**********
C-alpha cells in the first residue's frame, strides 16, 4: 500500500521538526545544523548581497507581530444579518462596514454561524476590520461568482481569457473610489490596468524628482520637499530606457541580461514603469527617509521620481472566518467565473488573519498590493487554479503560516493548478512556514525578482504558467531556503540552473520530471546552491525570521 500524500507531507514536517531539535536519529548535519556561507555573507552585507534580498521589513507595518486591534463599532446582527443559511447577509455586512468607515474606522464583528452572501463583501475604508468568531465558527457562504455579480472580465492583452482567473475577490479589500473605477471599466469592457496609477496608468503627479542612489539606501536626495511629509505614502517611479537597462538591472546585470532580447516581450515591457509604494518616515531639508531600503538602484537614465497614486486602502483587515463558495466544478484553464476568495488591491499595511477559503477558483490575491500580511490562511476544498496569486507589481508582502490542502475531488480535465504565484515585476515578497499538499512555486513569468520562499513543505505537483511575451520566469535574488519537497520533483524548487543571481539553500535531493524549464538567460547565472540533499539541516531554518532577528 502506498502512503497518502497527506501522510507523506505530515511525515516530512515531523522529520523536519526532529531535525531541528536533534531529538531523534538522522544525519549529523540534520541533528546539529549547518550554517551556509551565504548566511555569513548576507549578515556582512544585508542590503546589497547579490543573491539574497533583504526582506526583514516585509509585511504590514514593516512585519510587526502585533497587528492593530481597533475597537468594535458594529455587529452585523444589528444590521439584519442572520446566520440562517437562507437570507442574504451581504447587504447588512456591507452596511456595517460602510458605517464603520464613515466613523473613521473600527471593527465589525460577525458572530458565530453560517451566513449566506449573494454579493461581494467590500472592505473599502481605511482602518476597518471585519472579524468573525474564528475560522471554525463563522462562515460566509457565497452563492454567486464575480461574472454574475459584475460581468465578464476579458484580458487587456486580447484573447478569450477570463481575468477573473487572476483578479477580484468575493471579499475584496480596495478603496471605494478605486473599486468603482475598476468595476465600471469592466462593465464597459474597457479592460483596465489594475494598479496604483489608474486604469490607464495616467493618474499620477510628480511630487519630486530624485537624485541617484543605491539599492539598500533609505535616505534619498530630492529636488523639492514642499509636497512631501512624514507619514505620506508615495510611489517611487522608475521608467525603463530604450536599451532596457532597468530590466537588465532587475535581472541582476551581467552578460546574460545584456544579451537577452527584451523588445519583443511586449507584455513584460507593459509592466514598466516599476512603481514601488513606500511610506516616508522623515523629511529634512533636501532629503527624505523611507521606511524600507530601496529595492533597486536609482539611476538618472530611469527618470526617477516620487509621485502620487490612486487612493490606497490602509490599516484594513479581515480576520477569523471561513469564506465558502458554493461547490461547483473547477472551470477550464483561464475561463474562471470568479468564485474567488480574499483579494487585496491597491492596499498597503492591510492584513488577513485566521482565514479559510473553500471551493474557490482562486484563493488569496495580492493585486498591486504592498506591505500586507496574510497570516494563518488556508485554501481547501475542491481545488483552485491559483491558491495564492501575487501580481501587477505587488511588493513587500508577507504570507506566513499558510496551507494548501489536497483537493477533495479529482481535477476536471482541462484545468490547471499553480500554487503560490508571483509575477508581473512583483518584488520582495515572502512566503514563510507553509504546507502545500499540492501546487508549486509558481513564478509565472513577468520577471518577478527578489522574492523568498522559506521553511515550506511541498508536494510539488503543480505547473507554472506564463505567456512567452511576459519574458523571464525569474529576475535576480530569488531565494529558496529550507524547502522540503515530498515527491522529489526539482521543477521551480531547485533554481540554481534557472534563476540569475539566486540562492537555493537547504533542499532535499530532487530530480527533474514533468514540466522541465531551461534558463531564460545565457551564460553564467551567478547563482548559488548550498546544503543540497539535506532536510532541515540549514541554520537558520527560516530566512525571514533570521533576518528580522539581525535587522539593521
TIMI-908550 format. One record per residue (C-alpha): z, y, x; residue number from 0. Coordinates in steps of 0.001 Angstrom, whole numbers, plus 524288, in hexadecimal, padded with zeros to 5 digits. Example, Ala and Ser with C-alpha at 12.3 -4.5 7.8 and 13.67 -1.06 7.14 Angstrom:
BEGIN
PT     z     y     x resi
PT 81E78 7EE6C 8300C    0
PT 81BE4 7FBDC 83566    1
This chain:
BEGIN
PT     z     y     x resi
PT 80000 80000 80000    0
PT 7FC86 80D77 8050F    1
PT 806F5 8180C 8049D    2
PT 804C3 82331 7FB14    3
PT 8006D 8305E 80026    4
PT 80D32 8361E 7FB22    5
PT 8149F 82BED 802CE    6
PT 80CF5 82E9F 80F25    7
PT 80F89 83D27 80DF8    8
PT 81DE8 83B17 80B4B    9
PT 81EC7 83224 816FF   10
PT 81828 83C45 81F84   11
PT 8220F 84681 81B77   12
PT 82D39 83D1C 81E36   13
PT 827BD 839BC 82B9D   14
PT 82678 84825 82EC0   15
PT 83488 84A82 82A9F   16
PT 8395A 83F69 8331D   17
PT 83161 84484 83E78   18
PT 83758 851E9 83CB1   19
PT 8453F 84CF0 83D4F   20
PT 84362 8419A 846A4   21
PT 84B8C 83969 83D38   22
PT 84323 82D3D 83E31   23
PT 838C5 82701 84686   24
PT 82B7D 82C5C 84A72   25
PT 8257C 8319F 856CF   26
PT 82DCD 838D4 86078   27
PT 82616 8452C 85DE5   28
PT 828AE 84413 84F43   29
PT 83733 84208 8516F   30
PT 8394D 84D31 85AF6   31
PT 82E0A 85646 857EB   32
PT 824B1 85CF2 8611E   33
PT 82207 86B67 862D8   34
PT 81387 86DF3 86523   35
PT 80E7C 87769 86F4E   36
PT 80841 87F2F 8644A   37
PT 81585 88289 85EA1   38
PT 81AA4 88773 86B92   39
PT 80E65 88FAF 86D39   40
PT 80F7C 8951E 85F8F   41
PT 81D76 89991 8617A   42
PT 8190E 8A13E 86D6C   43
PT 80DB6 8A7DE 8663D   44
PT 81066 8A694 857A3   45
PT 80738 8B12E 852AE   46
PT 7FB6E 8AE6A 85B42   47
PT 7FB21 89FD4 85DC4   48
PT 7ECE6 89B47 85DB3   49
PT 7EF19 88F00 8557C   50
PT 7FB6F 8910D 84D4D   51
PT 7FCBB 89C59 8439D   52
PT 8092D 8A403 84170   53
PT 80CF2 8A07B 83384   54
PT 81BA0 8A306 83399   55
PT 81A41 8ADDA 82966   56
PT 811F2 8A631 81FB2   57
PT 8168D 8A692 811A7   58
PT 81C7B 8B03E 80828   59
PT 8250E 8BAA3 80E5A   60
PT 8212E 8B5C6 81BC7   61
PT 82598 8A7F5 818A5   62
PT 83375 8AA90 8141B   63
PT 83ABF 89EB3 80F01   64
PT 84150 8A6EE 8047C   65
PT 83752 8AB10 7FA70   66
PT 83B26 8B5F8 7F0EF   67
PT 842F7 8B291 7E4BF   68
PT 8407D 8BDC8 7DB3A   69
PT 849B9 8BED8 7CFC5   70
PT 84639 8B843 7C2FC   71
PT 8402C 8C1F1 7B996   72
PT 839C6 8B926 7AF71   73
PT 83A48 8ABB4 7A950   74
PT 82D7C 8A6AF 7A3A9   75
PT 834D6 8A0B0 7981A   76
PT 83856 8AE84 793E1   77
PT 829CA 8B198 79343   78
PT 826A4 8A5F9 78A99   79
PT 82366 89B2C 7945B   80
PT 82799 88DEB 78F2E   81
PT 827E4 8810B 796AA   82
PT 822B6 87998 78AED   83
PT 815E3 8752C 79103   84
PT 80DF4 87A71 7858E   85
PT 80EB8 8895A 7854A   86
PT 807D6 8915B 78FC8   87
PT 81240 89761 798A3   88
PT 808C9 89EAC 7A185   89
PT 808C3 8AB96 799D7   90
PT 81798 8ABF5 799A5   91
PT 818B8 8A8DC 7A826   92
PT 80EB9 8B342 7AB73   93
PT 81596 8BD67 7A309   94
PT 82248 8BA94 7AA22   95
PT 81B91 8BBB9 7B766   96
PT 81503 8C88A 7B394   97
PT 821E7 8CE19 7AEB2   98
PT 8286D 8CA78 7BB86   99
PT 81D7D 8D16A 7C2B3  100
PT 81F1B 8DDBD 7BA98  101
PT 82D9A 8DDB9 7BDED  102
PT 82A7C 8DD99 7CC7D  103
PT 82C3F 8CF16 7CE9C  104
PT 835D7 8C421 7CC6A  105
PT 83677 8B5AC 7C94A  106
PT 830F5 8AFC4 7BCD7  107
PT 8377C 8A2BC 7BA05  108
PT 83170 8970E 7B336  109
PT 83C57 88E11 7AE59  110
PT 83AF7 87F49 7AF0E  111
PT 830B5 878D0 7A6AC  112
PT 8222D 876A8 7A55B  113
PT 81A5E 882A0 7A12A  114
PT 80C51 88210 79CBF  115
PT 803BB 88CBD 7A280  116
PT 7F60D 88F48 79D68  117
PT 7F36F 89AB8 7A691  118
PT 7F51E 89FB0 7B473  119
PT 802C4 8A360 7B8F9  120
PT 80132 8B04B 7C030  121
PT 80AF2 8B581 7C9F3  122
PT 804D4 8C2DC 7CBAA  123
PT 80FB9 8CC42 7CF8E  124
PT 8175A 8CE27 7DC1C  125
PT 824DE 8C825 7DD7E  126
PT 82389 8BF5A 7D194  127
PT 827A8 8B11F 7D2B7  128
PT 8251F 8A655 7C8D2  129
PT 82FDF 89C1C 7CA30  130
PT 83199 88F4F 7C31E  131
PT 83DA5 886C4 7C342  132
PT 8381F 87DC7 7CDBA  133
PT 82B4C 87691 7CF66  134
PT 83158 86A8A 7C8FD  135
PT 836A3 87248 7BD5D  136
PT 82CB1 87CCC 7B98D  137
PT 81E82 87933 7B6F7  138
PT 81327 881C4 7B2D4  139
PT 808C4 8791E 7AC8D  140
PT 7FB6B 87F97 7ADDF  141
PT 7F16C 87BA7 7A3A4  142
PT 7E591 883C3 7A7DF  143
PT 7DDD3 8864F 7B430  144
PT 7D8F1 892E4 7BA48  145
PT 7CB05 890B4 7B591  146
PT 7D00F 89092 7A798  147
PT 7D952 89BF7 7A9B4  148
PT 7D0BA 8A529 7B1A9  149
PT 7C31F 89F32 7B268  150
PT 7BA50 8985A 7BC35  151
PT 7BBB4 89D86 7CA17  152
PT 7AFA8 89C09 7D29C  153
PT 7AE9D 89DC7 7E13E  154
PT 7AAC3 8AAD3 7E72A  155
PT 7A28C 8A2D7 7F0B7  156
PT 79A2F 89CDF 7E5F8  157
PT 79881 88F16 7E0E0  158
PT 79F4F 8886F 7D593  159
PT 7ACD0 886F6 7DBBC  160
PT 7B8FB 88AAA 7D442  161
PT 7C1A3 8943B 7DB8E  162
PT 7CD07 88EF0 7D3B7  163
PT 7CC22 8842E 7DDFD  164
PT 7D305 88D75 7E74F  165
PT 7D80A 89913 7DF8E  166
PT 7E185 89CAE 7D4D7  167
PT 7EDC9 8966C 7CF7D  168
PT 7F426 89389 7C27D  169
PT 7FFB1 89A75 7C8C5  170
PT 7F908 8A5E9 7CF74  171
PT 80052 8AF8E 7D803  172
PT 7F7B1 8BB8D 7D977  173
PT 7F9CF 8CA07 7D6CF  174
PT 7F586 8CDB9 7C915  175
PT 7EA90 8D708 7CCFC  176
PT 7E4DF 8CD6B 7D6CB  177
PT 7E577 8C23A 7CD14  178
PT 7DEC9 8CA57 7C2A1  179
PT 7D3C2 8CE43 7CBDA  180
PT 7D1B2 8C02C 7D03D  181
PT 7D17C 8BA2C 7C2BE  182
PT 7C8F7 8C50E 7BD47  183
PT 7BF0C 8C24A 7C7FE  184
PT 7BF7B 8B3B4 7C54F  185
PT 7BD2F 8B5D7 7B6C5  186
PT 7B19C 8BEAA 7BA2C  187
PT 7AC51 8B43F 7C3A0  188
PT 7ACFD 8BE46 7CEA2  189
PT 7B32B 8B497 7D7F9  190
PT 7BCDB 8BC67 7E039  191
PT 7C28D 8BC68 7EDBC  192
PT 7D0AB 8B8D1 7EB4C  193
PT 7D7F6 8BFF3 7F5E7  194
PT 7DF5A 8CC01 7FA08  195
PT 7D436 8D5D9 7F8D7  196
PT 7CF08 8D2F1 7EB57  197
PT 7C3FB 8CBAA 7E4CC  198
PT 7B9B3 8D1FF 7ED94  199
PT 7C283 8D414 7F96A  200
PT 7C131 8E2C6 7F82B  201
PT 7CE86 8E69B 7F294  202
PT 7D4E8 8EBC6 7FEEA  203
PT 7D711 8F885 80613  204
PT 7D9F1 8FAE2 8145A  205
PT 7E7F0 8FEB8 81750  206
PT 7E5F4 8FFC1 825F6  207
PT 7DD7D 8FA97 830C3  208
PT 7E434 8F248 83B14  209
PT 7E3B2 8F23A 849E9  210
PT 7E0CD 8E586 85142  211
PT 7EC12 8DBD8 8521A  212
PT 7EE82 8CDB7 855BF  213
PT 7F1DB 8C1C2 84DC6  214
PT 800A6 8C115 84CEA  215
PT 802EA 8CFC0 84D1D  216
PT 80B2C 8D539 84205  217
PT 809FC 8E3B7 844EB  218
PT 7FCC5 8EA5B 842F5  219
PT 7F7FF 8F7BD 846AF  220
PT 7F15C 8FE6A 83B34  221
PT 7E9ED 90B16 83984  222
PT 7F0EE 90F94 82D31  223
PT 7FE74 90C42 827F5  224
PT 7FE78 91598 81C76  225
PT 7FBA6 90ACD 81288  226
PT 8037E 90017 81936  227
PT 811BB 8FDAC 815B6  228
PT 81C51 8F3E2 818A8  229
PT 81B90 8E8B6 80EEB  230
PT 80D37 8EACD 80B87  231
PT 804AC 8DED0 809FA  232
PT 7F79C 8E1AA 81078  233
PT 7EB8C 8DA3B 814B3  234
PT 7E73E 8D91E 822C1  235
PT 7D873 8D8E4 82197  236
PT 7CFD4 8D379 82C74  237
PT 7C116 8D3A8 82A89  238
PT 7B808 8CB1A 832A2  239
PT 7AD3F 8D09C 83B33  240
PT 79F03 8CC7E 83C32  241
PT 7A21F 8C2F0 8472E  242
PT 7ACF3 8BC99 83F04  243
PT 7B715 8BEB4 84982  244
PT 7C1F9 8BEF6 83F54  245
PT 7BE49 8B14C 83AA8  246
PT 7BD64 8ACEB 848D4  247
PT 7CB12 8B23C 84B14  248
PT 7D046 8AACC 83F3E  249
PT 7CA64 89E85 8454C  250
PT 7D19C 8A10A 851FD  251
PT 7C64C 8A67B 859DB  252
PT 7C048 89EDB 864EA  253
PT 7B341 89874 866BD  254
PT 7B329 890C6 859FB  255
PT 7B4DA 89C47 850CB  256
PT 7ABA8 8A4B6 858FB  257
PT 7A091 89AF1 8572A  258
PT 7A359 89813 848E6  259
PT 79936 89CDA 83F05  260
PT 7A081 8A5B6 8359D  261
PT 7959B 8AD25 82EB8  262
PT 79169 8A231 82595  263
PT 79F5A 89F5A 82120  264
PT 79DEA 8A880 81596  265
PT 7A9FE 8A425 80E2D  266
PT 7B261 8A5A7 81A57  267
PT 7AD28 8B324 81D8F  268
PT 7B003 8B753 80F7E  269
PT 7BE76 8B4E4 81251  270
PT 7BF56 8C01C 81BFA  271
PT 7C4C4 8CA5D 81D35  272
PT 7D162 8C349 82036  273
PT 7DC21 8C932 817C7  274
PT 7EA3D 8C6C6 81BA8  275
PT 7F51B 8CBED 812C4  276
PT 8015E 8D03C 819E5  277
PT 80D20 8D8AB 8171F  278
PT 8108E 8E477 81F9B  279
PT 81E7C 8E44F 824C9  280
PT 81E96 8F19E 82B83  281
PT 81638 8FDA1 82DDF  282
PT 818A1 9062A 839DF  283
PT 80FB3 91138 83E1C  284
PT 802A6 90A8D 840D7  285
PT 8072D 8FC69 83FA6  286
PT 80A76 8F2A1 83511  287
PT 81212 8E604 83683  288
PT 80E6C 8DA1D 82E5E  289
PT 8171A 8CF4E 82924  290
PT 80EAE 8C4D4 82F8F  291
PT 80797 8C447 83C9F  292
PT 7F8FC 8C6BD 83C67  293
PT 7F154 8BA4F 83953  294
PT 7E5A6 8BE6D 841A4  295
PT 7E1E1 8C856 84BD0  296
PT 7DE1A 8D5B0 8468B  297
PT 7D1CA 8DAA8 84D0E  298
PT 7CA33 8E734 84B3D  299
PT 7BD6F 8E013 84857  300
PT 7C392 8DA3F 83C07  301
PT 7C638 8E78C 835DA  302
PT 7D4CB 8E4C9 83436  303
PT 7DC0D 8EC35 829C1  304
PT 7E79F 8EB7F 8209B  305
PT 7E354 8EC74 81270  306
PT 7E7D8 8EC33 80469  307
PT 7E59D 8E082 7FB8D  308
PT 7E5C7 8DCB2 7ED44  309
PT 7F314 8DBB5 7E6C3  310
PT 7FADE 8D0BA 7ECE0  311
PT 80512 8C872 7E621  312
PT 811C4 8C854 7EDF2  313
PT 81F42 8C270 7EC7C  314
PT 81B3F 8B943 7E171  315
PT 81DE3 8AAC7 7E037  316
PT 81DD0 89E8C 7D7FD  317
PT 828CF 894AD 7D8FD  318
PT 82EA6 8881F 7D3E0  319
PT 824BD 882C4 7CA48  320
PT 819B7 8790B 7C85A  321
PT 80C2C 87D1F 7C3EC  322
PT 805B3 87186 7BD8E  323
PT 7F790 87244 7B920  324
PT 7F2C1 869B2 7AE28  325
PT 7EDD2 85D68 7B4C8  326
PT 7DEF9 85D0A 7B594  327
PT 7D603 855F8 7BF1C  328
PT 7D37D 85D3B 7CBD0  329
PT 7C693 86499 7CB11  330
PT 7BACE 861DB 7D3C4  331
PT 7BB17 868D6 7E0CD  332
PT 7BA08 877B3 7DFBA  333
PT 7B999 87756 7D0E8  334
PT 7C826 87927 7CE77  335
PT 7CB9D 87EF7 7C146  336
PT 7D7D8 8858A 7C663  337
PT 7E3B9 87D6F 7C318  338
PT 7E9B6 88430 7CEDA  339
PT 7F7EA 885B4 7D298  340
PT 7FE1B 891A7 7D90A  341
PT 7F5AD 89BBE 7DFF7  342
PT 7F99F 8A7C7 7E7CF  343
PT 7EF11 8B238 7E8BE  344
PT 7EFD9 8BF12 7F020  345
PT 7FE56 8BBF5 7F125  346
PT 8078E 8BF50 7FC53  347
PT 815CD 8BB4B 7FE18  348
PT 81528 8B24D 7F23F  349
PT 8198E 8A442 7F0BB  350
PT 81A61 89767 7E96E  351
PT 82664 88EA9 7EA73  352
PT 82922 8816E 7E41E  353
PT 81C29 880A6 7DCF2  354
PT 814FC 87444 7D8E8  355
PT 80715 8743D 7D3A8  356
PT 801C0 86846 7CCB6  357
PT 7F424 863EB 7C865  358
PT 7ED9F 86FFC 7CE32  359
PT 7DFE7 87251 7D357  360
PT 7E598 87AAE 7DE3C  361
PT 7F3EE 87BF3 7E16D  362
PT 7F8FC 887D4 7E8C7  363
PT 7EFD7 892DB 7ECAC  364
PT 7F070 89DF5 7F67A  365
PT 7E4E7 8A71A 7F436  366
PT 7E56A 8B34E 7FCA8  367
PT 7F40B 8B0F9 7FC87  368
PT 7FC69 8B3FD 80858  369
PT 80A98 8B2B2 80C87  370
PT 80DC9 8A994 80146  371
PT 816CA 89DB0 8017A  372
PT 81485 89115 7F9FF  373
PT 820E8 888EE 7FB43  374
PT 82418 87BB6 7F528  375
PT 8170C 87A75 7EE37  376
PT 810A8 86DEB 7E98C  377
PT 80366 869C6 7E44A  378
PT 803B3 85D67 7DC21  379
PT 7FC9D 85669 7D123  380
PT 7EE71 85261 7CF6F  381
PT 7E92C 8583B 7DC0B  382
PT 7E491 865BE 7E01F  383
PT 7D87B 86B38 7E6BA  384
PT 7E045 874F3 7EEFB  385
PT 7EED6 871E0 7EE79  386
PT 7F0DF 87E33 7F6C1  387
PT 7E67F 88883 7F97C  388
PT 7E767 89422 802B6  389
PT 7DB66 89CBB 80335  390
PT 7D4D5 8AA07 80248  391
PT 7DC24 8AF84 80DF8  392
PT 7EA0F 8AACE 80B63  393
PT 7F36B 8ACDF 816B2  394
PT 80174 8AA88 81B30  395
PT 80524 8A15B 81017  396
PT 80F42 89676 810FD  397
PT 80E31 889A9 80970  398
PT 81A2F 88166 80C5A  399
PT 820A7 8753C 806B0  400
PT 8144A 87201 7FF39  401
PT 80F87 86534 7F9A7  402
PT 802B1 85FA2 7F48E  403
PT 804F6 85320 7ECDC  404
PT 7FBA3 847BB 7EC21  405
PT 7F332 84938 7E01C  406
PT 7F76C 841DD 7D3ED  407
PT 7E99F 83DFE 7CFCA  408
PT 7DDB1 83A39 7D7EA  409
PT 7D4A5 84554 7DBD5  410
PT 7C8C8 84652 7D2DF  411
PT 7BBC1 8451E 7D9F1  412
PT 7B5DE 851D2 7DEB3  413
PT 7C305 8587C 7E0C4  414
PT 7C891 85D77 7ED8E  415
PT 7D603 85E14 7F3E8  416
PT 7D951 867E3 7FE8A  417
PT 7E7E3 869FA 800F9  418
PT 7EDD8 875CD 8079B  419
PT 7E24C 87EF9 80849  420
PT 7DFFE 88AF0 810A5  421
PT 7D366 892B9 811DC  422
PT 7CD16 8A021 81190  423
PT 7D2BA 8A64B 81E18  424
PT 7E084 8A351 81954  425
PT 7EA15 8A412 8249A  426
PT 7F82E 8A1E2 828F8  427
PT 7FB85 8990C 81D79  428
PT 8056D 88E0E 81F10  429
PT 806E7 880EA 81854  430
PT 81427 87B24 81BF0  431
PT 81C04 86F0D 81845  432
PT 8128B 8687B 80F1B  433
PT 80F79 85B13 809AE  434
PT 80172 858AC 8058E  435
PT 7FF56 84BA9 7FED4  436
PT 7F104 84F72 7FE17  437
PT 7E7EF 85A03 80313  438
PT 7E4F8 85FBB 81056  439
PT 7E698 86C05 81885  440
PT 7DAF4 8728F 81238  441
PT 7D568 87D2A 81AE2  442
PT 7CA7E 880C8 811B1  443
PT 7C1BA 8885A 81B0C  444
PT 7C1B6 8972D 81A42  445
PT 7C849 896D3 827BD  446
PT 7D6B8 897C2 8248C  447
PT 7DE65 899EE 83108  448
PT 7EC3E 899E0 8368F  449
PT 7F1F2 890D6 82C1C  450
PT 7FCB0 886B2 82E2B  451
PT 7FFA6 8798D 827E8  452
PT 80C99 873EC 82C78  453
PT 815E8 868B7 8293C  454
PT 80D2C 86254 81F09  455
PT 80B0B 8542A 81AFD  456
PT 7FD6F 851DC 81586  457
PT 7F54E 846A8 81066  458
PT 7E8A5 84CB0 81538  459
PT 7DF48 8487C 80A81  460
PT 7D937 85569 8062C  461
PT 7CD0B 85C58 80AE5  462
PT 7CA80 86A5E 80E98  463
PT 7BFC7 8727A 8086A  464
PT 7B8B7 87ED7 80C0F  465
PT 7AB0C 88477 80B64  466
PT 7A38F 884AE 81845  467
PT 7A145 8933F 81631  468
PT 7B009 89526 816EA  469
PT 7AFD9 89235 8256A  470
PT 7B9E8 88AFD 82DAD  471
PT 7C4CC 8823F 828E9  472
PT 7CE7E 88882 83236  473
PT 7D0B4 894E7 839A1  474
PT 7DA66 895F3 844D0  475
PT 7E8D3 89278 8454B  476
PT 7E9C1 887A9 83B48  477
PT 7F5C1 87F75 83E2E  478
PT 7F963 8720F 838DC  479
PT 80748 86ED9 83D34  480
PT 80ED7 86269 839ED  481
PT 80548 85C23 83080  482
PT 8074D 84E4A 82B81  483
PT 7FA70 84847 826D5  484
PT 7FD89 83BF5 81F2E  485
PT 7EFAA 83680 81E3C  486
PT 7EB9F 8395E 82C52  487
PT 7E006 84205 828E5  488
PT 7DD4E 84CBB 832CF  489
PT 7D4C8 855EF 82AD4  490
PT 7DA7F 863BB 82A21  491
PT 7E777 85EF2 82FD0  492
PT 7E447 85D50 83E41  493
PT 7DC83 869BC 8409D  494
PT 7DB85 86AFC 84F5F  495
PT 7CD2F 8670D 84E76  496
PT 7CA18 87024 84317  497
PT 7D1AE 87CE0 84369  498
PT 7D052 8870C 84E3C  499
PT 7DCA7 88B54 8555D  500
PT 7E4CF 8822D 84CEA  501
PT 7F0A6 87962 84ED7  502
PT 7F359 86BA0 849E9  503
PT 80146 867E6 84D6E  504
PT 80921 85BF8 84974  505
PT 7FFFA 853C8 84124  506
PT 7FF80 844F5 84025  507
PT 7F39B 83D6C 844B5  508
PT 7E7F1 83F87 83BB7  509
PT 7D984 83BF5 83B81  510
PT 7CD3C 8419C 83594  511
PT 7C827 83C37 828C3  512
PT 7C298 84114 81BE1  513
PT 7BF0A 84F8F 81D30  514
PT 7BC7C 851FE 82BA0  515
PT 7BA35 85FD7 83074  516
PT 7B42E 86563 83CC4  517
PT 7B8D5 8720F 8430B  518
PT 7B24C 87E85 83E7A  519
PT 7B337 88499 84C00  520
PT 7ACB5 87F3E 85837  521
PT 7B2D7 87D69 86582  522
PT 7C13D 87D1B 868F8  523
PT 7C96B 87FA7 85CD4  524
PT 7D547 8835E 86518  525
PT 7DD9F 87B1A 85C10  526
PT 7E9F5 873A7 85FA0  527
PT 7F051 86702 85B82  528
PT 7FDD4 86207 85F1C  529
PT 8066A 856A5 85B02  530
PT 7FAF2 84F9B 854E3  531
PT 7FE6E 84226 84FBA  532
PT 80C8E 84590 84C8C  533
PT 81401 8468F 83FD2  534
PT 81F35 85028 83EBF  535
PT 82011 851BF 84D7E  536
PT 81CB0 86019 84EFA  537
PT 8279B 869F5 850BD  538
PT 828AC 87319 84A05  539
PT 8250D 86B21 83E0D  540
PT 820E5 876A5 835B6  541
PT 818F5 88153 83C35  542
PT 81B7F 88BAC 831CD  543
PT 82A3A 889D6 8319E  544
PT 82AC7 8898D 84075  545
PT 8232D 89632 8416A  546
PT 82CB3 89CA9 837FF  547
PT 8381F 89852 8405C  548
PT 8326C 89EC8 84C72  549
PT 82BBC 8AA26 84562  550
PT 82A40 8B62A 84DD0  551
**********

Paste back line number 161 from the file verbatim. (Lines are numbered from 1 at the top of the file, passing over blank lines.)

PT 7BA50 8985A 7BC35  151